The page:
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My Genealogical DNA Test Experience – X Matches

This subject has suddenly become topical in the DNA email lists and I considered holding off until I learned more from the experts on the list, but I think the fact that I am completely at sea with this type of match has its relevance.  It’s been six months since I received my test results and I still don’t know what to think about X Matches.  I’ll explain where I’m at.

On FtDNA when I list my matches, there is a small dropdown panel at the bottom of each match in the list, showing further details. This panel provides many interactive options including listing ‘In Common With’, showing what other tests that kit has taken eg YDNA or MtDNA and giving their basic results.  I can select the kit to compare in the chromosome browser.  It shows the longest block on which I match this kit, and finally tells me if this kit is an X-Match or not.

I can also use the ‘Relations’ sort box at the top of the screen which by default is set on ‘Show All Matches’.  If I change this to ‘X-Matches’ it will show me only my X-matches.

This is a potentially useful field.  I have only potentially received DNA on my X-Chromosomes from just over half my matches so if I can confirm an X-Match, I can immediately eliminate nearly half my ancestors in determining the MRCA.  In theory.  In reality, it seems that X-Matches are highly prone to being IBS, and that large segments can come down basically unbroken from WAY back.  I have not proved this either way yet, but I do have some potential connections on my non-X lines which show as X-Matches for small portions.  Nothing concrete – hence my confusion.

Being female, I received an X chromosome from my mother and another from my father’s mother through my father.  There is still a bit of confusion out there about this, with some pieces of writing stating that the X-chromosome only comes from the mother.  They were probably written by men and therefore perfectly correct as far as they went. Men get only one – from their mother.  Women get two – one from their mother, one from their father’s mother.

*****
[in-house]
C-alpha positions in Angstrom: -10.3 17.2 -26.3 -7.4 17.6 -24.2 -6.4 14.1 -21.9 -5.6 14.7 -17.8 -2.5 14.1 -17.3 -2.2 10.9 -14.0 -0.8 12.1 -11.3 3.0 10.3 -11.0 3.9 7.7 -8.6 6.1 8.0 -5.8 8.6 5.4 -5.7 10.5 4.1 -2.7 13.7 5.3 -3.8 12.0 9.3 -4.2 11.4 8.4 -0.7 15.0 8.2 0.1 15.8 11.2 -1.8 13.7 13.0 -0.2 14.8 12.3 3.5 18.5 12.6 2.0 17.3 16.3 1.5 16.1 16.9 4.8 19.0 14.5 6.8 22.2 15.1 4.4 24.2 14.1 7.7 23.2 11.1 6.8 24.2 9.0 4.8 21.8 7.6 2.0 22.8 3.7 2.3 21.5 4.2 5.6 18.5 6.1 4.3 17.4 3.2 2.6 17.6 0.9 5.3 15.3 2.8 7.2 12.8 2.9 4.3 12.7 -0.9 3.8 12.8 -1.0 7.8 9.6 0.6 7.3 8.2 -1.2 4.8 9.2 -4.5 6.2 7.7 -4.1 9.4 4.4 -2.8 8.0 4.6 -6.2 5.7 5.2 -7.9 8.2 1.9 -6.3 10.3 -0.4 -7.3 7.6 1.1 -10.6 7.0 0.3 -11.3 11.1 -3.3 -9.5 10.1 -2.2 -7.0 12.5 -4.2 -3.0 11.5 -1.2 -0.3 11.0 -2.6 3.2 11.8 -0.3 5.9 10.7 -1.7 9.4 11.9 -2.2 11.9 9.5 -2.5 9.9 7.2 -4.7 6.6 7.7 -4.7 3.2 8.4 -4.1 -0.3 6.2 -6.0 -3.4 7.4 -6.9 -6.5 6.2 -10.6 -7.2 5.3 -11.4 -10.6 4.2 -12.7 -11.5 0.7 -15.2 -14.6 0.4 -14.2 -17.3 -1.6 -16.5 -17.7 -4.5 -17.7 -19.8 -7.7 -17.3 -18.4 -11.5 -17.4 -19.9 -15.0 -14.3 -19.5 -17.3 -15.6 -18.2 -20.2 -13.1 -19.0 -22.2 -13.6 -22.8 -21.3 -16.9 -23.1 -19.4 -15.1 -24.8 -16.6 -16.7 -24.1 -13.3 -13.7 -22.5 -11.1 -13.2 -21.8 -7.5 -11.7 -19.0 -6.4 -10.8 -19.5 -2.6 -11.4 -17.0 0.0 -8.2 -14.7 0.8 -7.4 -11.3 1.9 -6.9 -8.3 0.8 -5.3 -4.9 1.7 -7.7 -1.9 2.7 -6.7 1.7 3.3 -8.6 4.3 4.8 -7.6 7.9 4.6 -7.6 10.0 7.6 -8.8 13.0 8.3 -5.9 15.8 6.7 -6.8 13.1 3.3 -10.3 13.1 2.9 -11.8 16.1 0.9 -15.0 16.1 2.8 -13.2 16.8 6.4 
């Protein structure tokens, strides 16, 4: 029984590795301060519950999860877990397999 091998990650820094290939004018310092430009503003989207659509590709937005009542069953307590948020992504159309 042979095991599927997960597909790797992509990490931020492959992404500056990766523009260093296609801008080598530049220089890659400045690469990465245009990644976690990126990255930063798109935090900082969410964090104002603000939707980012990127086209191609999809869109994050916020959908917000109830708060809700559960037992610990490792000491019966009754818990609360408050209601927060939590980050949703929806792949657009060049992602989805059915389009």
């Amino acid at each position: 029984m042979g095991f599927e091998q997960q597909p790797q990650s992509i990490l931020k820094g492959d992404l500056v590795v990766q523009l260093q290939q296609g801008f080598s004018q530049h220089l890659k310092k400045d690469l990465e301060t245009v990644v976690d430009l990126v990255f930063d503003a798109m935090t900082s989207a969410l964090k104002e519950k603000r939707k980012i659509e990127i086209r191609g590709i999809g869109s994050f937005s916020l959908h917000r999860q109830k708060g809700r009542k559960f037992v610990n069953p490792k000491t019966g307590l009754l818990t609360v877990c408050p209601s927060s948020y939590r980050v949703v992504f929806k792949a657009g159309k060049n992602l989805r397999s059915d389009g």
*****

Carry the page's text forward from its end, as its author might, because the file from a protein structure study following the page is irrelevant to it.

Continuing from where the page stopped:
I have four children – three boys and a girl.  My three boys only received their X-chromosome data from me.  My daughter received one from me, one from my mother-in-law through her father.

I had two to pass on – one from my mother, one from my father. Which portions of my two that went to each child will be different.  It is very doubtful that they received the same thing.  One might have received more from my mother, one more from my paternal grandmother.  So even though my three boys all received their X-chromosome from me, it won’t be identical.

We can see, given that coming from a female – male – female – male etc down that line, the X-chromosome does not recombine when coming from a male to his daughter.  It might be a unique combination of his mother’s and his paternal grandmother’s, but once the man has it, he passes it on to his daughter’s in its entirety.  It takes two to recombine.  Hence the longevity.  X-chromosome down that female – male – female – male – female line is going to take about 10-12 generations to turn into something unrecognisable, not 5-6 like Family Finder.

Family from the past.  A picture very similar to the ones I took of my own children when they were this age.  It reminds me that these DNA segments are a connection to real people with everday lives.

Family from the past. A picture very similar to the ones I took of my own children when they were this age. It reminds me that these DNA segments are a connection to real people with everday lives.

It makes it very hard to work with, but as I said earlier, potentially very useful.  Not only can I eliminate almost half my ancestors in seeking this match, I can also use it to find deeper ancestors – if accompanied by a good paper trail.   A good paper trail is so hard to achieve from maternal ancestors unless they were rich.

Adding to the usefulness – if they are an X-Match, the common ancestor is on one of their X-Lines as well.  We can eliminate half of their tree also.

I created an X-Tree for myself in PAF.  Just a simple tree with myself, my parents, my father’s mother, both my mother’s parents, my father’s mother’s parents, my mother’s mother’s parents – as far back as I could.  Then I looked at my X-Matches to see if I could find a connection.

Of my four closest matches, the 2nd-4th cousin matches, unresponsive Jennifer is my only X-Match.  Of the rest, four of my distant cousins on Prince Edward Island are X matches.  This is way less than half of them and the segment is small, so I think they are probably IBS.  However, until I deduce our exact connection, I have to keep them on the radar.  Maybe I have more links than I knew with that place.

Annie McLeod, my known Scottish ancestor, is my mother’s father’s father’s mother so not an X-match.

Robert Lockley and Catherine Hingley are on my distant cousin Sarah’s X line, but they are not on mine so we are not an X match.

It may be that I happen to have inherited huge X-portions from an ancestor without many descendants and this is why I have so few, but a lot of people are dubious about using X matches to identify ancestry.  I’ll keep studying it and maybe something will become clear.

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